In August 2019, the landlord notified the debtor that it had defaulted under several non-monetary default provisions in the lease by, among other things, failing to provide adequate emergency infrastructure, violating a conditional use permit for the premises, improperly subletting a portion of the premises, failing to provide estoppel certificates, and refusing to subordinate its leasehold interest to any future mortgage. The landlord later notified the debtor that it would take steps to terminate the lease. The debtor, however, filed for chapter 11 protection in the Central District of California in August 2019 before the termination was effected.

The debtor moved to assume the lease and the sublease in October 2019. It also asked the bankruptcy court to defer rent payments under the lease for two months in light of Los Angeles's April 2020 COVID rent moratorium. The court denied the motion, concluding that the moratorium did not apply. The debtor did not timely pay its April 2020 rent (but ultimately paid such rent) and timely paid the rent due after April 2020. The late April rent triggered a late-fee penalty under the lease, which the debtor paid in October 2020. 

Shortly afterward, the bankruptcy court granted the debtor's motion to assume the lease and the sublease. Among other things, the court found that: (i) a sound business rationale existed for the debtor's decision to assume the lease and the sublease; (ii) assumption of the lease and the sublease was in the best interests of the estate; and (iii) many of the debtor's alleged breaches of the lease had been ongoing for years and appeared to be "manufactured, and minor, and made-up, sometimes."

Addressing section 365(b)(1)'s adequate assurance of future performance requirement in cases where "there has been a default" under an unexpired lease, the bankruptcy court concluded that a "default" must be something that is "material" in that it would warrant forfeiture or termination of the lease under applicable non-bankruptcy law (here, California law). Because the landlord failed to demonstrate that the alleged non-monetary breaches of the lease were either ongoing or material, the court held that "the Debtor was not required to make a showing of cure or adequate assurance of prompt cure, compensation or adequate assurance of prompt compensation, or adequate assurance of future performance as a condition of assumption of the Lease and Sublease pursuant to Bankruptcy Code § 365(b)(1)(A), (B) and (C)." In re Hawkeye Entertainment, LLC, No. 1:19-bk-12102-MT (Bankr. C.D. Cal. Oct. 27, 2020) (unpublished order) p. 3 [Doc. No. 230]. According to the bankruptcy court, the adequate assurance requirement in section 365(b)(1) is not triggered by minor, immaterial, or previously cured defaults.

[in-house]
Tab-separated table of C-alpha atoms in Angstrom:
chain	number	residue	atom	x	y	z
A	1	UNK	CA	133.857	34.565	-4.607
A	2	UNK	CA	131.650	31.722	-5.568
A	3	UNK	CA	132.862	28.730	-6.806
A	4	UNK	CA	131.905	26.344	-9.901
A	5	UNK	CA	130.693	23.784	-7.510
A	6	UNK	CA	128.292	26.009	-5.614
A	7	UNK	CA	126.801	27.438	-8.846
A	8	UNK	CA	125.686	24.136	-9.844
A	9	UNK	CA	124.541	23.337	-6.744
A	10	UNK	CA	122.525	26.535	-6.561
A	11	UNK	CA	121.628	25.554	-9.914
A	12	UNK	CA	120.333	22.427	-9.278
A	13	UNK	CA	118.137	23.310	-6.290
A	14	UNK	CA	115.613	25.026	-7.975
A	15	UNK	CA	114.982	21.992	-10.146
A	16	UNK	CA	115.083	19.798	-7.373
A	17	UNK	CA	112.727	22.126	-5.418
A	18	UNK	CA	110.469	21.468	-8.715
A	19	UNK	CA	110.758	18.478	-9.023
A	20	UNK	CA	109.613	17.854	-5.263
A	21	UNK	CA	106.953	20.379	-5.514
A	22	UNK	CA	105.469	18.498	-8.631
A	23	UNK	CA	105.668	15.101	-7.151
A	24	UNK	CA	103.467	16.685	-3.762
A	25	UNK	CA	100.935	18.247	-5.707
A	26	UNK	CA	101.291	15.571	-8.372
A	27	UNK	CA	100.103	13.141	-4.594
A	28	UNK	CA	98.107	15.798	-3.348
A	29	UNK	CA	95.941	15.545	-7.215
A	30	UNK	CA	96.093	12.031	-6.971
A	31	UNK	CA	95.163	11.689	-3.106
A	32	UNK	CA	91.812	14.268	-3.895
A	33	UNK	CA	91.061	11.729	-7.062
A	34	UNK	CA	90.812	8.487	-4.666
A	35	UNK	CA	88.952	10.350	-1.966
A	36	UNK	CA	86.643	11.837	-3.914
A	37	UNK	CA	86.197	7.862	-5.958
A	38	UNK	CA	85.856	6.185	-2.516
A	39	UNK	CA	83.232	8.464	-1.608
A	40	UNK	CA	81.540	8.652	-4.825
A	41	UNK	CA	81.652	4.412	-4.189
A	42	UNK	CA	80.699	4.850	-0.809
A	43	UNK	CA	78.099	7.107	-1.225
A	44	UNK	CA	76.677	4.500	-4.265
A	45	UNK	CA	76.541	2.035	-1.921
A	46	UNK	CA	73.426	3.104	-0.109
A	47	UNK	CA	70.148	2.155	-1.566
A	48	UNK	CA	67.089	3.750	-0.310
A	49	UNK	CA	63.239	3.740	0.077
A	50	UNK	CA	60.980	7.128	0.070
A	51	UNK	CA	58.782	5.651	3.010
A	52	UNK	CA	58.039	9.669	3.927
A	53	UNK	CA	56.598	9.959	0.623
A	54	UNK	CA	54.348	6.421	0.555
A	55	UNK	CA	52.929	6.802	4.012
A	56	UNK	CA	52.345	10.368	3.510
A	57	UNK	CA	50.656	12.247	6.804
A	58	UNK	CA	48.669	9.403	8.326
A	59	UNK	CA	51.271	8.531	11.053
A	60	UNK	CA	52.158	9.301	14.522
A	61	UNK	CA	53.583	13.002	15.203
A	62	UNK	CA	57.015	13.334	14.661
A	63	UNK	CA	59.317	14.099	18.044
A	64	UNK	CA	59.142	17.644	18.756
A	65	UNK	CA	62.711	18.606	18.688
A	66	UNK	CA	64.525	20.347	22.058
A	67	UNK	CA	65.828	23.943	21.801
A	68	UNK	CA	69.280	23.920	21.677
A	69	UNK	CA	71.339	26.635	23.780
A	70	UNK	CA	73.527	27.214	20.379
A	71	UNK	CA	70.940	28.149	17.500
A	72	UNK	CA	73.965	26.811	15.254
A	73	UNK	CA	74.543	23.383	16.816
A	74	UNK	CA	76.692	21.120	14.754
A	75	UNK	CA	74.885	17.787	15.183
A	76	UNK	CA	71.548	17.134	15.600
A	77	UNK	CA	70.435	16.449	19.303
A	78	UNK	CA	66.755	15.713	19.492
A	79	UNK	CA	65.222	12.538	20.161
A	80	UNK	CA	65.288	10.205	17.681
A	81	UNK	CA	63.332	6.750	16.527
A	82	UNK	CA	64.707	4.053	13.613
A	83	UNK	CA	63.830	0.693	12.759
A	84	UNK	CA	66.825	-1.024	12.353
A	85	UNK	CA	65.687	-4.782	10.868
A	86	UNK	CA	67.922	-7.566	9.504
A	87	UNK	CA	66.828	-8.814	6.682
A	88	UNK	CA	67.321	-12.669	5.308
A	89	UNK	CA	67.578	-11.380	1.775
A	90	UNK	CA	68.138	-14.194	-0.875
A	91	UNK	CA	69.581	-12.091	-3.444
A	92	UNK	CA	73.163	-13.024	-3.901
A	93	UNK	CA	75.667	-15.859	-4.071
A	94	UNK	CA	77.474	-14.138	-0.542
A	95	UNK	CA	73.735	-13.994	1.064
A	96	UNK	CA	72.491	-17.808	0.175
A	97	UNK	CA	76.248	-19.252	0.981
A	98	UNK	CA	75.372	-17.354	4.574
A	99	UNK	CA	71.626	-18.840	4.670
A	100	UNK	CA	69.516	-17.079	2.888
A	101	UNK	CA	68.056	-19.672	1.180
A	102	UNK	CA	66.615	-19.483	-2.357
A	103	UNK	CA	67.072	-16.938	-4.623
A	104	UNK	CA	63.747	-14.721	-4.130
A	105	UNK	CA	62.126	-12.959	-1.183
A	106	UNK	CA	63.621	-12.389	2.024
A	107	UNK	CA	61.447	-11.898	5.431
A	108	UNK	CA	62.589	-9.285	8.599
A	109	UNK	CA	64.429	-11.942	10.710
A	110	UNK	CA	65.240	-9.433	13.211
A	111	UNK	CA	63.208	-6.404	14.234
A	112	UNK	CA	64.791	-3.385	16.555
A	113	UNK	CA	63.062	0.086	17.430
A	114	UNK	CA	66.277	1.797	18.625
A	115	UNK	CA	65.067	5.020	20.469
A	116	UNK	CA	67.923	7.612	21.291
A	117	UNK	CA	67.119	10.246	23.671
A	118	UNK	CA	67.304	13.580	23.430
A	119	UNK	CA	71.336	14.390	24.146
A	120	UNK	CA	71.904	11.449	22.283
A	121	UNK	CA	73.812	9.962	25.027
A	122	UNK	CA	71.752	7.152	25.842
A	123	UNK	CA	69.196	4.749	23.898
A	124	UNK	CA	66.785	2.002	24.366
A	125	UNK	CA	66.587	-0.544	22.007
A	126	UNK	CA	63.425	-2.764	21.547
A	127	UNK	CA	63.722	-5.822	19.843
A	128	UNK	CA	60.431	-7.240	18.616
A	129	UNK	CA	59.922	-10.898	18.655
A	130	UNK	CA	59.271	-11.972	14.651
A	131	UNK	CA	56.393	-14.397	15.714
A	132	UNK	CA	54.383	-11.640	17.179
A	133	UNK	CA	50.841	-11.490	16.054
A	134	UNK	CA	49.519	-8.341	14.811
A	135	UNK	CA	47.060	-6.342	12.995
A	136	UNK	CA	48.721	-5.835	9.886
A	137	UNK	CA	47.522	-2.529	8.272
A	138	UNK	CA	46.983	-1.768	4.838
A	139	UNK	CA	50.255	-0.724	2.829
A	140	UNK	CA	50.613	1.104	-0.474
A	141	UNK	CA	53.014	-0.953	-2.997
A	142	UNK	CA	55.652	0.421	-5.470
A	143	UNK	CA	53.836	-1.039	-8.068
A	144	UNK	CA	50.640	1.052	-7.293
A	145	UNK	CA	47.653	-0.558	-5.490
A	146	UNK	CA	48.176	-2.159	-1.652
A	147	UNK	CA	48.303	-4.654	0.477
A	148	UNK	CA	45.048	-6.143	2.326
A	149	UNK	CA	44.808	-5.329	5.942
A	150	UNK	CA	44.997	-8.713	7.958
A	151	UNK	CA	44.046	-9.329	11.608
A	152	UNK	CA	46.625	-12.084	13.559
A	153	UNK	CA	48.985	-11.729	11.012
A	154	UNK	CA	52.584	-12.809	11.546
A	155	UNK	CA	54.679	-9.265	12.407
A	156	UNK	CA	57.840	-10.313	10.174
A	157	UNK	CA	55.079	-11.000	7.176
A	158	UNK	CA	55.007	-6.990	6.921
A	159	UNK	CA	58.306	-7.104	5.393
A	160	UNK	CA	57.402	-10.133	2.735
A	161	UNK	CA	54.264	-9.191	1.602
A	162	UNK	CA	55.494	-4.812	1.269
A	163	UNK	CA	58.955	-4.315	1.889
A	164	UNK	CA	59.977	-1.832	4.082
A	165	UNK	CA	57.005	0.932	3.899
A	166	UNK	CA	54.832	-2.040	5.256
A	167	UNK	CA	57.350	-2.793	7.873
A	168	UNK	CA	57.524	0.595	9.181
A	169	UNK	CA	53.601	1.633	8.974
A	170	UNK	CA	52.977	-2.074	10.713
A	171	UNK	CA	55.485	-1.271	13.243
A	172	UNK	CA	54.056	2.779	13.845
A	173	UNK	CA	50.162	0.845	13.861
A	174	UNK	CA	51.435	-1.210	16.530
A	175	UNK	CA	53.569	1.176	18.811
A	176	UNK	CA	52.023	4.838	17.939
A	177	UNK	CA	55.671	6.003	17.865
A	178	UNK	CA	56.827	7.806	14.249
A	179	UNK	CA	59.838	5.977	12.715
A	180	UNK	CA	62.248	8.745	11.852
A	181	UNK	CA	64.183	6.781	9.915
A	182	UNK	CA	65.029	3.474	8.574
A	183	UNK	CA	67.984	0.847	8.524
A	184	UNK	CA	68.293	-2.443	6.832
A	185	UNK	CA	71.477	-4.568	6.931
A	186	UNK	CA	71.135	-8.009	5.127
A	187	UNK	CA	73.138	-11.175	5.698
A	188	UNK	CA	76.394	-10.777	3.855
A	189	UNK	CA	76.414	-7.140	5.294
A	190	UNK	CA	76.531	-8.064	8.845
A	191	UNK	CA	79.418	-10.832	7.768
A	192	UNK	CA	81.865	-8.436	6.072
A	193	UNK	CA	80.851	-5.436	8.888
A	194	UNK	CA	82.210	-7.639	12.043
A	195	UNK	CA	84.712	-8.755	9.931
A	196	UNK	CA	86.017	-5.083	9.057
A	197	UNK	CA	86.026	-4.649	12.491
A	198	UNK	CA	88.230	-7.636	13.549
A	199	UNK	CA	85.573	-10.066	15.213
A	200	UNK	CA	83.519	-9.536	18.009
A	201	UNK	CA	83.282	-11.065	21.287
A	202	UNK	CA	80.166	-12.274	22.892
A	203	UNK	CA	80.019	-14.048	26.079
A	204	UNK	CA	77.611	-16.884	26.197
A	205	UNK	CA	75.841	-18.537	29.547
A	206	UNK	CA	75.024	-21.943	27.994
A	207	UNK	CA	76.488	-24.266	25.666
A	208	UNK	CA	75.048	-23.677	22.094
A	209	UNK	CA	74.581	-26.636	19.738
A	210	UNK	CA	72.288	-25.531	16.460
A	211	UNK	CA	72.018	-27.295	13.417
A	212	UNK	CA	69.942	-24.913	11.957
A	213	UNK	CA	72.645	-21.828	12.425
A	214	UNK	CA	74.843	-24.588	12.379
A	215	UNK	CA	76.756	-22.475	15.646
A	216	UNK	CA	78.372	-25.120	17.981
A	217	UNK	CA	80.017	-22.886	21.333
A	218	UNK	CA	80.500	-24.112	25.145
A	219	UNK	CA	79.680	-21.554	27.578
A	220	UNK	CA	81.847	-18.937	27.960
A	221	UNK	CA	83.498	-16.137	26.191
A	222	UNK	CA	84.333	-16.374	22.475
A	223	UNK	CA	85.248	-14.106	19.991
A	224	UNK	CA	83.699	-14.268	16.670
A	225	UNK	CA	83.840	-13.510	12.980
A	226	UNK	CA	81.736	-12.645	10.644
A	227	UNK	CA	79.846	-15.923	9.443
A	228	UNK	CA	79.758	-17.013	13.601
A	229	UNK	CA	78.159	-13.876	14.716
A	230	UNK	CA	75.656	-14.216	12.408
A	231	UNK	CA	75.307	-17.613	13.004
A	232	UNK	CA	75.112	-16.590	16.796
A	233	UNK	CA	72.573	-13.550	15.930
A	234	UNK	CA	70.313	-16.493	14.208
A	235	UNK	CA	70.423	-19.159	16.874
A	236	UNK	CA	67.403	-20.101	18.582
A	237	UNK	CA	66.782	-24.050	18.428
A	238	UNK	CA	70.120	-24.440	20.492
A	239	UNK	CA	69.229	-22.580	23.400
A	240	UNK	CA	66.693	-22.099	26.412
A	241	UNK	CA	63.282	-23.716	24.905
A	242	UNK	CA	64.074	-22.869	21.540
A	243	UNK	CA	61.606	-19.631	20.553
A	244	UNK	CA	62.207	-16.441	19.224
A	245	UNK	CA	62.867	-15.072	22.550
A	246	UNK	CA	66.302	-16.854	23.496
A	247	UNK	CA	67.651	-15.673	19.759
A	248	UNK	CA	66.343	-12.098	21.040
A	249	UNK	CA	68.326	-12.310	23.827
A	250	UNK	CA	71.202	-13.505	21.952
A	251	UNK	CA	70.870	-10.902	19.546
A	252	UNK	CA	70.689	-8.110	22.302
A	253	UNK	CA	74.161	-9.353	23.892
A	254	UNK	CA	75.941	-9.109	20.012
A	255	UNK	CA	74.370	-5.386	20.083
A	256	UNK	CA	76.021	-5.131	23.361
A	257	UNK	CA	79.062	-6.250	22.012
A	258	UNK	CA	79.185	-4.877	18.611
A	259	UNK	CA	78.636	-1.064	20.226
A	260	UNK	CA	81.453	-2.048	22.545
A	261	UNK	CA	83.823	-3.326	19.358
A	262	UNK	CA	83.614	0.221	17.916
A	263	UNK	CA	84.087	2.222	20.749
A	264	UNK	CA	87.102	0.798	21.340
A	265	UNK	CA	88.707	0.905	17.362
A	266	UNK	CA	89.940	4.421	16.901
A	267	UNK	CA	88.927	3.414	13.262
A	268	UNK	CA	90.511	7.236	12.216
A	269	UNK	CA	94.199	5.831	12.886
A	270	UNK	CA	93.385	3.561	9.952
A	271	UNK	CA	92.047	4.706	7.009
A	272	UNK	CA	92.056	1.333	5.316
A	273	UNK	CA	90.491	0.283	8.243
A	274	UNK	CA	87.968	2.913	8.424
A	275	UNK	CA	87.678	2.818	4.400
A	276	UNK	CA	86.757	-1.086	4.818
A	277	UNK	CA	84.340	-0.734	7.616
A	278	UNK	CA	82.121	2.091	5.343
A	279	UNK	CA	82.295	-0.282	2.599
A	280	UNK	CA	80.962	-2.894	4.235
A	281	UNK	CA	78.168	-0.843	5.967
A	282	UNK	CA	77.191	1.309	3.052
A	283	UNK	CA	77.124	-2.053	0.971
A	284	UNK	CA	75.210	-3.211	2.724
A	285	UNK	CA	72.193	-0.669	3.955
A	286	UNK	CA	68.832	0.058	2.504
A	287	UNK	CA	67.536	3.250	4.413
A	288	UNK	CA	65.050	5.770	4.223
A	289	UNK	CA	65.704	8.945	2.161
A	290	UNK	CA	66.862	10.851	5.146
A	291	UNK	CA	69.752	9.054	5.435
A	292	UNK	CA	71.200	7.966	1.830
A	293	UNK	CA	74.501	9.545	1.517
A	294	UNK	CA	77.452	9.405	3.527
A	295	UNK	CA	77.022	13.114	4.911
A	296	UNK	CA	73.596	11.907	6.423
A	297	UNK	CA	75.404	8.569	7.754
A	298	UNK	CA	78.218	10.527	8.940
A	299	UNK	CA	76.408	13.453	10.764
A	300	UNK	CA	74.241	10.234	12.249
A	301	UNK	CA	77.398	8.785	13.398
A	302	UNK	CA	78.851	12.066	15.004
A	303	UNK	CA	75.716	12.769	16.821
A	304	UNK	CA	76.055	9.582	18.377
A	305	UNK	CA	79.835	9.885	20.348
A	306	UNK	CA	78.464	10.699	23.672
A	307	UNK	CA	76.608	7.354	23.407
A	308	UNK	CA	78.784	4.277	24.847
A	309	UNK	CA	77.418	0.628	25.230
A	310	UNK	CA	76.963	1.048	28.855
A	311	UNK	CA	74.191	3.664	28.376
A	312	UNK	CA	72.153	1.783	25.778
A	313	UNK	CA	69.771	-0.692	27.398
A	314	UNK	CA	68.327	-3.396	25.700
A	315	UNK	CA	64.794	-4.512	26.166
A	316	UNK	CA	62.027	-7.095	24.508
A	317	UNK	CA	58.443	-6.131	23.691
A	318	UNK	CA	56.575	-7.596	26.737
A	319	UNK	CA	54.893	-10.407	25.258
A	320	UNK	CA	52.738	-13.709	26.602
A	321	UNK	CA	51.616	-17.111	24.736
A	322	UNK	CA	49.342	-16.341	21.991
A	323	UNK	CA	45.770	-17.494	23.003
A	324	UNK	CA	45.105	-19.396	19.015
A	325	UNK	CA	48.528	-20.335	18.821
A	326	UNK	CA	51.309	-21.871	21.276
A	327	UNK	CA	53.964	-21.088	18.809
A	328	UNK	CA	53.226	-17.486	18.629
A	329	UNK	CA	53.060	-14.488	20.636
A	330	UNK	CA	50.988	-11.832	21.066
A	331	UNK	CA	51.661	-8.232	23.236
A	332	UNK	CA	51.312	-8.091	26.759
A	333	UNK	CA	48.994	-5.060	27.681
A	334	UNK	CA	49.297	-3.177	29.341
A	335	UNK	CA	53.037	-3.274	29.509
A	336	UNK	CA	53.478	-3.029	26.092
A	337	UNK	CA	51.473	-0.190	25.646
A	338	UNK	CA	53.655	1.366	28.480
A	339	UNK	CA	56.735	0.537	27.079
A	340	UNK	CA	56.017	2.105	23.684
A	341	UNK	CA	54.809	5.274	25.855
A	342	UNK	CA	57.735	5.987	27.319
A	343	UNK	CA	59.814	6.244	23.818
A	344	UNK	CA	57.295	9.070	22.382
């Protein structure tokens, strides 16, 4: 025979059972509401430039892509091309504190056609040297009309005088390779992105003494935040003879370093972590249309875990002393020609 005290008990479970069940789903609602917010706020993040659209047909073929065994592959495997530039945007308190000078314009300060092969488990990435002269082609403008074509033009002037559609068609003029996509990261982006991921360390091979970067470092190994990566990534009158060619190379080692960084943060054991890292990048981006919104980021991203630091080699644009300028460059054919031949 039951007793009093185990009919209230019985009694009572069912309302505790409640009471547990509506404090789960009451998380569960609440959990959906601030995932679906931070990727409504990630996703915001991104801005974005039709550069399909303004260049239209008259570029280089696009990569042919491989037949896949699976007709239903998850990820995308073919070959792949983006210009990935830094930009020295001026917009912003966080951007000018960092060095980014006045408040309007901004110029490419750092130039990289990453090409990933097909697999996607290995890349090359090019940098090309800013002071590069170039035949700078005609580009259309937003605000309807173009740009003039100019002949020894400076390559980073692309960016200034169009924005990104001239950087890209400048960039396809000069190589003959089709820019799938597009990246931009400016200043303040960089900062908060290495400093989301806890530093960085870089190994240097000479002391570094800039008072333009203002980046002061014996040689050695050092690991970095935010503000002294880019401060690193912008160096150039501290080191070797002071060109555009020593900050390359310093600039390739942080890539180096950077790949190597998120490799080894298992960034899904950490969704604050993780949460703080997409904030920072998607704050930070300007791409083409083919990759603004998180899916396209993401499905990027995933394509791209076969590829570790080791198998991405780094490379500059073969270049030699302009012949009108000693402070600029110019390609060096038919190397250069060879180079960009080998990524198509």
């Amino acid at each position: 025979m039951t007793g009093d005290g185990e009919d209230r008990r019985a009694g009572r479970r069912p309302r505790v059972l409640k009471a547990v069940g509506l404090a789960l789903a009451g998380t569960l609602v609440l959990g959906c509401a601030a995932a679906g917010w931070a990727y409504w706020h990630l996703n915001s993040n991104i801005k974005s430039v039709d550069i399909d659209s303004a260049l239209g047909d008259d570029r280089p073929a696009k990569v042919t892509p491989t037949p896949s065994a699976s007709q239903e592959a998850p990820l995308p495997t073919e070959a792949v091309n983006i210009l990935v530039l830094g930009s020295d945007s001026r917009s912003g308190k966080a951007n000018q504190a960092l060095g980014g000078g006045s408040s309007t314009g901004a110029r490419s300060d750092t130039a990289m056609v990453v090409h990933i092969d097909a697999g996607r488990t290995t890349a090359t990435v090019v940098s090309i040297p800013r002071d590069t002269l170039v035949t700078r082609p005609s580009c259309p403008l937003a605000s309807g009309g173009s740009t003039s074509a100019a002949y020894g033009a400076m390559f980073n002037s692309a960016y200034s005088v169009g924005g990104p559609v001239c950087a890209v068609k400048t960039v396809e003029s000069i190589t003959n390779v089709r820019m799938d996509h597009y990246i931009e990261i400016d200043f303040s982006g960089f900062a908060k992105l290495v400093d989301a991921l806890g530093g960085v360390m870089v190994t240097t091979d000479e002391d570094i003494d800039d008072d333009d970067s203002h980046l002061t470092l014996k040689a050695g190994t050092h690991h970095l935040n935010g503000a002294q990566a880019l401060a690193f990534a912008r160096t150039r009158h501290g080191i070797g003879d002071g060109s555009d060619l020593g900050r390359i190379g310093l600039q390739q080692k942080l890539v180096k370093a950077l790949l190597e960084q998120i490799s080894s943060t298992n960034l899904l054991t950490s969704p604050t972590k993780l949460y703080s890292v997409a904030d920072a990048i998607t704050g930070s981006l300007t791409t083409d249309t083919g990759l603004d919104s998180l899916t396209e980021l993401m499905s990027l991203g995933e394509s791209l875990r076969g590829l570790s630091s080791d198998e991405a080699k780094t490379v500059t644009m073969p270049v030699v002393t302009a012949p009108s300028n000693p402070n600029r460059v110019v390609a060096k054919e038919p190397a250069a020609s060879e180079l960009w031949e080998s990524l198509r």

The district court affirmed, and the landlord appealed to the Ninth Circuit.

The Ninth Circuit's Ruling

A three-judge panel of the Ninth Circuit ruled that the bankruptcy court erred in concluding that section 365(b)(1) did not apply, but that the error was harmless.

Writing for the panel, U.S. Circuit Judge Danielle Jo Forrest explained that, if there has been no default under an unexpired lease, "section 365(b)(1)'s requirements—cure, compensation, and adequate assurances of future performance—are not triggered." Hawkeye, 49 F.4th at 1236.

However, she noted, the plain language of section 365(b)—"[i]f there has been a default"—indicates that lawmakers intended for the provision to be triggered upon the occurrence of a default prior to assumption, "regardless of whether that default has been resolved or is ongoing." Id. at 1237 (emphasis added). Although "a debtor that has previously cured a default need not provide cure as a condition of assumption under section 365(b)(1)(A)," Judge Forrest wrote, "the other two requirements—compensation for pecuniary loss and adequate assurances of future performance—may nonetheless still apply, depending on the circumstances." Id. (citing Collier at ¶ 365.06[2] (stating that a landlord is "entitled to insist that any defaults, whenever they may have occurred, be cured, that appropriate compensation be provided, and that, a past default having occurred, adequate assurance of future performance is available") (emphasis added)).